One year on from the redevelopment of Norton Priory Museum and Garden, we revisited the museum and spoke to Director, Frank Hargrave, to see how the museum has fared.
The Heritage Lottery Fund ‘Monastery to Museum 900’ project involved the demolition of an outdated museum building and the creation of a new museum structure on the historic site.
The redesigned building contains gallery space across two floors, and a central atrium which integrates the entrance to the undercroft; the only part original medieval priory still standing. An increase in the museum’s footprint allowed exhibition space to increase by 60% enabling the museum to display its full collection for the first time. New café and education spaces were also created to extend the museum’s capacity for events and visiting school groups.
In the year prior to the redevelopment, around 34,000 people visited Norton Priory. Just one month after re-opening, an incredible 10,000 people had passed through the doors. As the project passes the 12-month milestone, it is celebrating welcoming more than 60,500 visitors, far surpassing the target of 55,000 initially agreed with the HLF. Commenting on the figures Frank said:
"Visitor reception has been really pleasing. What’s been great is that even six, twelve months on, high visitor numbers have carried straight through. It’s been high and it’s stayed high. By now, I’d expect it to start dropping off, but it just hasn’t happened…
“…We’re also not getting the quiet days we used to. Back in the day, when we didn’t have family activities on, we’d have some desperately quiet days but that’s just not happening anymore. People are coming in from a little further and staying longer which is keeping the numbers consistent.”
The draw of the new museum hasn’t just seen visitor numbers soar. Fundamentally, the new building has altered perceptions of the museum, and created an environment that has elevated, in visitors’ eyes, the status of its collection. Frank references a 14th century statue of St Christopher that was relocated to take centre stage within the new atrium:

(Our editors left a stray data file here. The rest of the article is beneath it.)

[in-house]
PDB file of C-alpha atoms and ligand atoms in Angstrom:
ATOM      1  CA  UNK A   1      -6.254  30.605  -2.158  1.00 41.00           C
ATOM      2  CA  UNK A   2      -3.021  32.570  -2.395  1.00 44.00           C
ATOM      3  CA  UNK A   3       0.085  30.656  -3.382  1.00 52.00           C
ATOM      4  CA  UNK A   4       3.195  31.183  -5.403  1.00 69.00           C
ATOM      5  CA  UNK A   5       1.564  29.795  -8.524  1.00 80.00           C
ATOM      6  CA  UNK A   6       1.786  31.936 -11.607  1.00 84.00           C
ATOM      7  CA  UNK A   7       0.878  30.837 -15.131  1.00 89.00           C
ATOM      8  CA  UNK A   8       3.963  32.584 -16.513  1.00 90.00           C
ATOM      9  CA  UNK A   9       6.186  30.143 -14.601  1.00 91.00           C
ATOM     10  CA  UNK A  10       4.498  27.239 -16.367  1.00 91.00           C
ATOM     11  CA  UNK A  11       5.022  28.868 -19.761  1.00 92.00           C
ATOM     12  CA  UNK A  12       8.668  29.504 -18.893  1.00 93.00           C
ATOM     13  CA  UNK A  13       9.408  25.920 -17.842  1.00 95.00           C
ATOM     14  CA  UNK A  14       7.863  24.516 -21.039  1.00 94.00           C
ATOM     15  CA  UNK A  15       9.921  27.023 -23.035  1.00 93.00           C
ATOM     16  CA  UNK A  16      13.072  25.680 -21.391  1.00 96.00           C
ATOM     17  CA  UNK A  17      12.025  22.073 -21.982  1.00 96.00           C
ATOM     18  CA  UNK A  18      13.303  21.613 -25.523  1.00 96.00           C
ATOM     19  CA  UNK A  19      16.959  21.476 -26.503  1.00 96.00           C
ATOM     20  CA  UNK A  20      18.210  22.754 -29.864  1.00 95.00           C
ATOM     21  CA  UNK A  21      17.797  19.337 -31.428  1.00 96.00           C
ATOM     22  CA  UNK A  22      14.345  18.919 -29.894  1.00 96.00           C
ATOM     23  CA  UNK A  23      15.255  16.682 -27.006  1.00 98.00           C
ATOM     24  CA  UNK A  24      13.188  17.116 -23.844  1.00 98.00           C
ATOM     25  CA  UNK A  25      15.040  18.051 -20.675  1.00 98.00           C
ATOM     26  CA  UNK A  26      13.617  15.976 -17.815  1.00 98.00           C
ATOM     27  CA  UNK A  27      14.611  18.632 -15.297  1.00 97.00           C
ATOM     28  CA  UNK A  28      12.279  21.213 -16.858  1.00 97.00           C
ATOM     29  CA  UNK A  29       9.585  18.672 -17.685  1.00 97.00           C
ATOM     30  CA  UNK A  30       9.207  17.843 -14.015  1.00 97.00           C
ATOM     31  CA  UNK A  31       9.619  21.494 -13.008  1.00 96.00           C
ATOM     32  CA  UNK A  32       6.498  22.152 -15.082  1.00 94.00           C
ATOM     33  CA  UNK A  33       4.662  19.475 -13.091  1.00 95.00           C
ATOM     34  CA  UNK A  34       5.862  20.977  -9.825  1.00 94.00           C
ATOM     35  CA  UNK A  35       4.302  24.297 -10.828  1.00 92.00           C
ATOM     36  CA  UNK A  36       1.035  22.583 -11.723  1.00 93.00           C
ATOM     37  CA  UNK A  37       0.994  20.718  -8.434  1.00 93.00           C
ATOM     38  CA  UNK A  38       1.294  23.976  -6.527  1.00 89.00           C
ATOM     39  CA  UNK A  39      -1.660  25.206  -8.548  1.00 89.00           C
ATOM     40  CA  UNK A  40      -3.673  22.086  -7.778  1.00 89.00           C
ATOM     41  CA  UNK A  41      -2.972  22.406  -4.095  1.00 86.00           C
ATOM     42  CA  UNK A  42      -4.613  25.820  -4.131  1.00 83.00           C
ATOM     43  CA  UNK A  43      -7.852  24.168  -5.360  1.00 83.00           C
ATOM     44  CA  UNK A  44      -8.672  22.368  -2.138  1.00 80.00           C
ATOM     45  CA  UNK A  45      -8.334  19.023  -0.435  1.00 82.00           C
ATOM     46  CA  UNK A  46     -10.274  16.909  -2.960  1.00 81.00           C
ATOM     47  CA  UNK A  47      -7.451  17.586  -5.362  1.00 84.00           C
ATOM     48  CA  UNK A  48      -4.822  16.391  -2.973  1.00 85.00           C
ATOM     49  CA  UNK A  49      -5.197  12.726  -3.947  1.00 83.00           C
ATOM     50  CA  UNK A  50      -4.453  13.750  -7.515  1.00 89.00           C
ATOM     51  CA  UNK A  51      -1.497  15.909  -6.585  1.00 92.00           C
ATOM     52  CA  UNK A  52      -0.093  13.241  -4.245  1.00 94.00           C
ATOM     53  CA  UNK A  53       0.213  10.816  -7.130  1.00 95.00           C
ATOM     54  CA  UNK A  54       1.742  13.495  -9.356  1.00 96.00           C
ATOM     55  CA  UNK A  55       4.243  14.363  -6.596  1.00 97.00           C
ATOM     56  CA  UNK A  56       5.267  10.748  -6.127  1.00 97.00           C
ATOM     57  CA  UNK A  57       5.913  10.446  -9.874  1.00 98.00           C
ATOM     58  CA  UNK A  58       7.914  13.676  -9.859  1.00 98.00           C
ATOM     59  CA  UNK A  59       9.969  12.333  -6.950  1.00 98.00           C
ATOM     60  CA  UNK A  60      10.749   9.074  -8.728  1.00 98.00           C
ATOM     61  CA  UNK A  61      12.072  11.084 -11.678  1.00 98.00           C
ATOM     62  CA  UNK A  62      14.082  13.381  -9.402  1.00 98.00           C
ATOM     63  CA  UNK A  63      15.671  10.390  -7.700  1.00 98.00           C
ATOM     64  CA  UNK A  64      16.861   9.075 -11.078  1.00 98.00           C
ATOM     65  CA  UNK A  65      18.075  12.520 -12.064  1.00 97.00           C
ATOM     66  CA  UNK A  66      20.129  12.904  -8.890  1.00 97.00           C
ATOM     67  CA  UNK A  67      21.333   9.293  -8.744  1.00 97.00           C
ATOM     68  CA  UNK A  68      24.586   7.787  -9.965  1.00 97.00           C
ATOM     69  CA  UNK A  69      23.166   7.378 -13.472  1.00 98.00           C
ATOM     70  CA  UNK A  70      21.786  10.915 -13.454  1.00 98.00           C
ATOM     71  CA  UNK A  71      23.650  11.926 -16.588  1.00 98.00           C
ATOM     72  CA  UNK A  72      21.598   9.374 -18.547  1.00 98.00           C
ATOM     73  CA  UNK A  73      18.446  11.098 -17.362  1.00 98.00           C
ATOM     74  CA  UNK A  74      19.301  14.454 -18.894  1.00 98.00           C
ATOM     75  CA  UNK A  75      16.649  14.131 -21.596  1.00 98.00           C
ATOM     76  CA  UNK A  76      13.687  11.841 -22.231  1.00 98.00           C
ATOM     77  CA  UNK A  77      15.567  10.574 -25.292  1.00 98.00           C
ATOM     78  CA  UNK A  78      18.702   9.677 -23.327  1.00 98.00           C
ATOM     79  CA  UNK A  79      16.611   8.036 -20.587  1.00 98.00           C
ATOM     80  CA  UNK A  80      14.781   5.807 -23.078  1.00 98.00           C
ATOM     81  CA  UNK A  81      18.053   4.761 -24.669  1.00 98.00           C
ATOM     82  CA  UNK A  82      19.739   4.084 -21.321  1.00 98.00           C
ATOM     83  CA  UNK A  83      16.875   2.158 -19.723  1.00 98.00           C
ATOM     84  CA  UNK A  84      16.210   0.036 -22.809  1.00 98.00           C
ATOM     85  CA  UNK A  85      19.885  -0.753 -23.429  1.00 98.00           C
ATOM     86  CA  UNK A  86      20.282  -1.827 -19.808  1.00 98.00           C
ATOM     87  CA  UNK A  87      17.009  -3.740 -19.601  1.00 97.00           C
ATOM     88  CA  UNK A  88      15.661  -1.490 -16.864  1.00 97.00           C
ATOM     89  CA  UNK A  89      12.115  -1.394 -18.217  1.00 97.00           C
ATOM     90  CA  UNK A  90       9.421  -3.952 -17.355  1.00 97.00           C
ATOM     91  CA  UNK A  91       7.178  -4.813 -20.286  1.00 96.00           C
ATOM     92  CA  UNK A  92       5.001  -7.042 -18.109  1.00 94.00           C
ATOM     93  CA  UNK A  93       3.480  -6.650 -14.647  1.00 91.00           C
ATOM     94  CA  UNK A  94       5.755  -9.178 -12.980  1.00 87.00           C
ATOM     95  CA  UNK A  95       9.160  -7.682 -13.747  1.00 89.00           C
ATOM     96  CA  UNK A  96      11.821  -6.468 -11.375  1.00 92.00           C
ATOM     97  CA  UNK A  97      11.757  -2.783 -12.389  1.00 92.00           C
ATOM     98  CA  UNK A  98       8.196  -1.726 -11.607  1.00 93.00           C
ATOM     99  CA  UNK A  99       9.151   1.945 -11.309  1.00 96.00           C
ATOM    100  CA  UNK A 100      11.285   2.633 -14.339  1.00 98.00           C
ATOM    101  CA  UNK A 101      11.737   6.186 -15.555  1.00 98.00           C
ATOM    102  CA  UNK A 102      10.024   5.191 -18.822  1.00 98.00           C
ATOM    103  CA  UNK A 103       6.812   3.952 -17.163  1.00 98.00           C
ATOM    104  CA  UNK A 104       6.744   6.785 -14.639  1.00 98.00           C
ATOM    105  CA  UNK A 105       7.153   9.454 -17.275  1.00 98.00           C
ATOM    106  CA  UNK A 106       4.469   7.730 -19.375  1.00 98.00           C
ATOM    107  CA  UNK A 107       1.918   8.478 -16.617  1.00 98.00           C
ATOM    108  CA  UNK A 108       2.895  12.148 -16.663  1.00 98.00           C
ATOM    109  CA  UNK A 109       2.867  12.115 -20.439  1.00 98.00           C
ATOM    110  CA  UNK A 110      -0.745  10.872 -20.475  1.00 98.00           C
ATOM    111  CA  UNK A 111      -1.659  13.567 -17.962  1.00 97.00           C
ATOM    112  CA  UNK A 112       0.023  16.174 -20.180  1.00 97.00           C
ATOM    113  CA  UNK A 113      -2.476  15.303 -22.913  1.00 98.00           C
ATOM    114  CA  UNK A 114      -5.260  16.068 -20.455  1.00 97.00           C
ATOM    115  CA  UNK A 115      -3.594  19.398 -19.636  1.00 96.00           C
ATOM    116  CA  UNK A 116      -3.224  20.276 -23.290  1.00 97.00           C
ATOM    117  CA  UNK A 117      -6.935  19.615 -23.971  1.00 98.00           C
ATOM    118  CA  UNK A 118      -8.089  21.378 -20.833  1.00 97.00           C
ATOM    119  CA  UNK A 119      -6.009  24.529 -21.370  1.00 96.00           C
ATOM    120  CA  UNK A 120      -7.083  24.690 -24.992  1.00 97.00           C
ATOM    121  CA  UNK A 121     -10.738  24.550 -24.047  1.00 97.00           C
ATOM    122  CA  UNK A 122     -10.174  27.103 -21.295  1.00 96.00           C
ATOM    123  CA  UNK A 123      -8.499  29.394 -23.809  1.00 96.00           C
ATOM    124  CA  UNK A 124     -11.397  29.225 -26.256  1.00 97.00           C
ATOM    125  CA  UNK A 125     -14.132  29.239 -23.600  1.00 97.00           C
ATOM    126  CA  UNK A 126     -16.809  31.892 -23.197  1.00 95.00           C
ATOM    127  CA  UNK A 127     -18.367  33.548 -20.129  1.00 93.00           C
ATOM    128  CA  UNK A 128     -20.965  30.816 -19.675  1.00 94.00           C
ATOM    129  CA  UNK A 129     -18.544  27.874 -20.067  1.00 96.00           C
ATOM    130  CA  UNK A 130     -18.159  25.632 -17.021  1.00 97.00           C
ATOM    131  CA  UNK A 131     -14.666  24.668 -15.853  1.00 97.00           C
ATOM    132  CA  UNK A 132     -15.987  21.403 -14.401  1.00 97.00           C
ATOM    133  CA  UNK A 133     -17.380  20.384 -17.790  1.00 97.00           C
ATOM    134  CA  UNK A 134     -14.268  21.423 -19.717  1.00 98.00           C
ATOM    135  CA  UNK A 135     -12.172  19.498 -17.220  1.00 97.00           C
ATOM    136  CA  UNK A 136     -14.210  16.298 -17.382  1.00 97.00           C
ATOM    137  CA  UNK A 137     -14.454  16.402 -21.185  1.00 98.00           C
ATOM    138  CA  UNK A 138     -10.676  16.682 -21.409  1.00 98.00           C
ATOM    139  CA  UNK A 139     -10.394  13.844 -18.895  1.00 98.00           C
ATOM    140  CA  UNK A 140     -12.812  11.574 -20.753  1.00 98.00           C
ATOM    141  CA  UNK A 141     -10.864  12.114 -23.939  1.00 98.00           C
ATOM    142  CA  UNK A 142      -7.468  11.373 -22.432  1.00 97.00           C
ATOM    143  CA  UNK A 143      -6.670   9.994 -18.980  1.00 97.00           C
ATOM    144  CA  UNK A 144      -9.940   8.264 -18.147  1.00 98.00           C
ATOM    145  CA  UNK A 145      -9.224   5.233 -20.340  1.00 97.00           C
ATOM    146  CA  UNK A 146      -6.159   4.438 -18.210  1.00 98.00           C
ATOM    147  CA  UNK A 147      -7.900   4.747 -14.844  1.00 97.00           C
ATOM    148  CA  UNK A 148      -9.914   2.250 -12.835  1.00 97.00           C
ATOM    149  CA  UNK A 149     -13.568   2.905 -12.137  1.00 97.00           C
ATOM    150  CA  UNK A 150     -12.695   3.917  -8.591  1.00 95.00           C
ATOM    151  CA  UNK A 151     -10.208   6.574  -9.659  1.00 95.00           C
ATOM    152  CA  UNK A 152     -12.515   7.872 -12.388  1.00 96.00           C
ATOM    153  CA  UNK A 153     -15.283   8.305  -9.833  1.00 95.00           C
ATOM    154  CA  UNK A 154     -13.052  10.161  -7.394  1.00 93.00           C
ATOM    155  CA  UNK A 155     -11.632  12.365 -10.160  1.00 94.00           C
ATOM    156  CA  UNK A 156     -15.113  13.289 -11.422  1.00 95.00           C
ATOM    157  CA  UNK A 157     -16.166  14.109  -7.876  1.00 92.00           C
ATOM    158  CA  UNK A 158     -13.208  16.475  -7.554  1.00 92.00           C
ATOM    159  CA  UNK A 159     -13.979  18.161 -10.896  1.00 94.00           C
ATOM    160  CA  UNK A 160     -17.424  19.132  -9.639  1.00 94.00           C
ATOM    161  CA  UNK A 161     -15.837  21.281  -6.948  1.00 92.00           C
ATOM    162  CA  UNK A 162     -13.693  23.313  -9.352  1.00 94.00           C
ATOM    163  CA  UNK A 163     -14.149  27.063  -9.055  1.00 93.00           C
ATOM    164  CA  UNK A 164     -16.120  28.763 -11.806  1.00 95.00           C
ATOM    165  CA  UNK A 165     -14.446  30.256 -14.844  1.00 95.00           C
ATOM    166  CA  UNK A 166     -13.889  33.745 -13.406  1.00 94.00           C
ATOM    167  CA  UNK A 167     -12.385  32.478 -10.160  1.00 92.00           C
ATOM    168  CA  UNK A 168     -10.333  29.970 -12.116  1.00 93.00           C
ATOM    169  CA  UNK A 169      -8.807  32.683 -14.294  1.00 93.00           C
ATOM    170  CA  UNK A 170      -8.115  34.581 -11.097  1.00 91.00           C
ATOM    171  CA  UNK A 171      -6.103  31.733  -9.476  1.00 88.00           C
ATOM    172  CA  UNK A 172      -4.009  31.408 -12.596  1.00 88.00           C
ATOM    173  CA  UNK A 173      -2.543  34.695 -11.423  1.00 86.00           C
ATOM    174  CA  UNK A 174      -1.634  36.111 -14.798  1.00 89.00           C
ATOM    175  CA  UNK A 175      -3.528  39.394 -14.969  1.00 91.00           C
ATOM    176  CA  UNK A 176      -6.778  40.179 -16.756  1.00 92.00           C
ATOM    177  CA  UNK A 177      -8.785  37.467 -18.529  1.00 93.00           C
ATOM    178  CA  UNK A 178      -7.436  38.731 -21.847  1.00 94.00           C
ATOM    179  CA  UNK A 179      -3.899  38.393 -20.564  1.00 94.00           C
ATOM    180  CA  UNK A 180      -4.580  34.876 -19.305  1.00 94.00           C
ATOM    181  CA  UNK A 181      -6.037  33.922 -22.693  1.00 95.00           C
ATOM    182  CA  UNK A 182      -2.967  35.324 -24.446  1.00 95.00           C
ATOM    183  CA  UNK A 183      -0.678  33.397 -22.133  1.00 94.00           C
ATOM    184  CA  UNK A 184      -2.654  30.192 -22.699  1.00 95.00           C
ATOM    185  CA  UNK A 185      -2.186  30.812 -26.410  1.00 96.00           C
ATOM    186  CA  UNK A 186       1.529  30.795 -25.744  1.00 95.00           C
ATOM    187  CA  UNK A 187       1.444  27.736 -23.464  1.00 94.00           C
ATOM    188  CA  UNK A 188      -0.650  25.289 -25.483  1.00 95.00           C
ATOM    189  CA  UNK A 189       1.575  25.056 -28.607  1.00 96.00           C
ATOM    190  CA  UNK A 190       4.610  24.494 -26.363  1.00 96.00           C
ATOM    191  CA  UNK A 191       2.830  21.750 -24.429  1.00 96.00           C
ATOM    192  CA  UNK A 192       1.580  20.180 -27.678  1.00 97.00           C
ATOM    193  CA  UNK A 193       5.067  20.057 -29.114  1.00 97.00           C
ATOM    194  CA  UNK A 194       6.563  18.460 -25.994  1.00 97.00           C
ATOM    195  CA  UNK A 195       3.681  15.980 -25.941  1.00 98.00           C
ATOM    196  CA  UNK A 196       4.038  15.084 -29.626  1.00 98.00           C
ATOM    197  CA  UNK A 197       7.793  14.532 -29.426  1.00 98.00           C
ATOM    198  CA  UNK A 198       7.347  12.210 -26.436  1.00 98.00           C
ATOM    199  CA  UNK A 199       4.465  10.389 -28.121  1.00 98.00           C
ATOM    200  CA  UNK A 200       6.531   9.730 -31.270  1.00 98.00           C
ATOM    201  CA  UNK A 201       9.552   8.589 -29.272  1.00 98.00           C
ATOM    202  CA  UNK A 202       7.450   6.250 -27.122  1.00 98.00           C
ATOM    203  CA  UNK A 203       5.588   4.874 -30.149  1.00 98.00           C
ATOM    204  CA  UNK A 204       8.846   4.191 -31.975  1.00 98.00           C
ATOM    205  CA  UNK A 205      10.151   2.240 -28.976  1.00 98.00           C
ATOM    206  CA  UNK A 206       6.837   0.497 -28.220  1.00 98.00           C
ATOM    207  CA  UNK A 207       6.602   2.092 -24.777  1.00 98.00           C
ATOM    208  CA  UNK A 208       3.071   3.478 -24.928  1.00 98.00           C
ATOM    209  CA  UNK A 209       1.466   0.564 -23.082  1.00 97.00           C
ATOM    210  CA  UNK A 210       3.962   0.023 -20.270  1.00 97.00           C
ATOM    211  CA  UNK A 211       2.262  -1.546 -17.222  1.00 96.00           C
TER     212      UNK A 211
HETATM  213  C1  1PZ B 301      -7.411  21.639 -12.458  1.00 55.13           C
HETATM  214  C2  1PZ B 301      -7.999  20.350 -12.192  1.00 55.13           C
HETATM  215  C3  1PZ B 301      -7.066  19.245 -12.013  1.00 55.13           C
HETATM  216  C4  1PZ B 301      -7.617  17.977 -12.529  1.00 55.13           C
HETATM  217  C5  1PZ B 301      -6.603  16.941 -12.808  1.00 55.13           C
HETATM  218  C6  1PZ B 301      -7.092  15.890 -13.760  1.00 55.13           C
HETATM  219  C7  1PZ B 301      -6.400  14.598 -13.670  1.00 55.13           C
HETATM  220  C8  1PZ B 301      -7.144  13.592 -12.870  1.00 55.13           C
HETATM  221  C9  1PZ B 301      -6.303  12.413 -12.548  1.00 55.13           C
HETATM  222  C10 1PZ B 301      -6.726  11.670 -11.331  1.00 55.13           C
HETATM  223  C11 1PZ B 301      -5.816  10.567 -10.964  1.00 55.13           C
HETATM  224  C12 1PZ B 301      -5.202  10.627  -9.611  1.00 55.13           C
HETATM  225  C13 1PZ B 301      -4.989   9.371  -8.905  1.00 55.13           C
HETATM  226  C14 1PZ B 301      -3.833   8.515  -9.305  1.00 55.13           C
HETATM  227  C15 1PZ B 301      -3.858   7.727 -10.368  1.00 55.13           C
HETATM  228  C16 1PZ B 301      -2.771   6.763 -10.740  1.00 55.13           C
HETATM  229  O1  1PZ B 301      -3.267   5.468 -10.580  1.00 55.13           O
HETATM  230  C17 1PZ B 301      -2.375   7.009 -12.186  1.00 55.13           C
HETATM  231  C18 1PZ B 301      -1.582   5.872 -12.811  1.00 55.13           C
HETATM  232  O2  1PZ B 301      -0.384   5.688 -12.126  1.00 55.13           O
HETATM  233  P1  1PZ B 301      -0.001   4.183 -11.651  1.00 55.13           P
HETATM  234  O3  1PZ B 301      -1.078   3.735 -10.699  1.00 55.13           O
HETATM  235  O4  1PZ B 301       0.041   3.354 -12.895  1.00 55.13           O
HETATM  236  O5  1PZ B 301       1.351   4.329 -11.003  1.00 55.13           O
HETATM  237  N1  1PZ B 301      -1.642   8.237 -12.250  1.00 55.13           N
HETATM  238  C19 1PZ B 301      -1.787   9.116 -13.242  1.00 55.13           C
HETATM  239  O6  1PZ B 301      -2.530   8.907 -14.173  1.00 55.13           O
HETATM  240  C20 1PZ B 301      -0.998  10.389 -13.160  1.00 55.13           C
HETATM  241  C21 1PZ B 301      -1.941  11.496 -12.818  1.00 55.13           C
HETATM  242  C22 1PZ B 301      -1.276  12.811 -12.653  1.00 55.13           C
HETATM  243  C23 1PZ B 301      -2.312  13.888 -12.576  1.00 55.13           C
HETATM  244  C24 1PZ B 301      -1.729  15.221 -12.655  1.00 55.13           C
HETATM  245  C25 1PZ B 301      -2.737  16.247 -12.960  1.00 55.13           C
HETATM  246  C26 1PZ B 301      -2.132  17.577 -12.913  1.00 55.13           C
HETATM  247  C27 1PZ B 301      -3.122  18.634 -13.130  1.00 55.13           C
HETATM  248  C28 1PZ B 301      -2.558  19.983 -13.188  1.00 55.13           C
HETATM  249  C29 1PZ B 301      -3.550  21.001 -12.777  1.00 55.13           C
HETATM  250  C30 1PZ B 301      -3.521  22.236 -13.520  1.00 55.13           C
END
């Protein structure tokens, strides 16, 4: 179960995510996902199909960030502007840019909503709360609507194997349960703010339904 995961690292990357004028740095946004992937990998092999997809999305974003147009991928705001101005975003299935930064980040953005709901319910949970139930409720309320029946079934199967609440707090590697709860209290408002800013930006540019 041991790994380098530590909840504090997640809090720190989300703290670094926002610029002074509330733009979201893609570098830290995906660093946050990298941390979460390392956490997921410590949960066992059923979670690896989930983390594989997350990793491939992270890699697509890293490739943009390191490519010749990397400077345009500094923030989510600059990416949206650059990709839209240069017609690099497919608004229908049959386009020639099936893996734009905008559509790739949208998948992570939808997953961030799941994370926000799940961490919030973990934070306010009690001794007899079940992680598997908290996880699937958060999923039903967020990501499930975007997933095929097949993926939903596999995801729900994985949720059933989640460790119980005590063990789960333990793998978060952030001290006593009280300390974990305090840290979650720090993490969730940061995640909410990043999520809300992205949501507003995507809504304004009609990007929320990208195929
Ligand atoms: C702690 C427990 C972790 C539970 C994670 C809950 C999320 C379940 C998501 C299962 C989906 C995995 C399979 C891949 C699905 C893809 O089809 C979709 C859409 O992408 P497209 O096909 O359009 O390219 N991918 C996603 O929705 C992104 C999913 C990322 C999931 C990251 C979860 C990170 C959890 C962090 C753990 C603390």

“The St Christopher statue is such an important piece for the museum, and is one of the most significant surviving sculpture from its time.
“In the old museum, however, people would enter and would assume that you wouldn’t put anything important in there. No matter what you told them, they wouldn’t really take you seriously. Whereas now, you tell them something’s important and they believe it. It’s helped with public reception massively.”
He adds that the new museum has also helped the site “become part cultural conversations about how Norton Priory can contribute to the area’s wider tourism and investment offer.”
Since reopening, museum partner, Halton Borough Council, has increasingly drawn on Norton priory as a cultural symbol for the area, highlighting it to investors as an example of the area’s heritage, its attractiveness and to change people’s perspectives of Runcorn; using the new development as an opportunity to influence economic policy for the wider Merseyside region that has previously been city-centric. Also of benefit has been the influx of day-trippers. One year on, more than 60% of visitors surveyed have travelled from outside the region with associated benefit to the Halton region.
Frank finishes by saying: “As far as the positives go, there have been loads. The whole thing has been better than I had ever imagined.”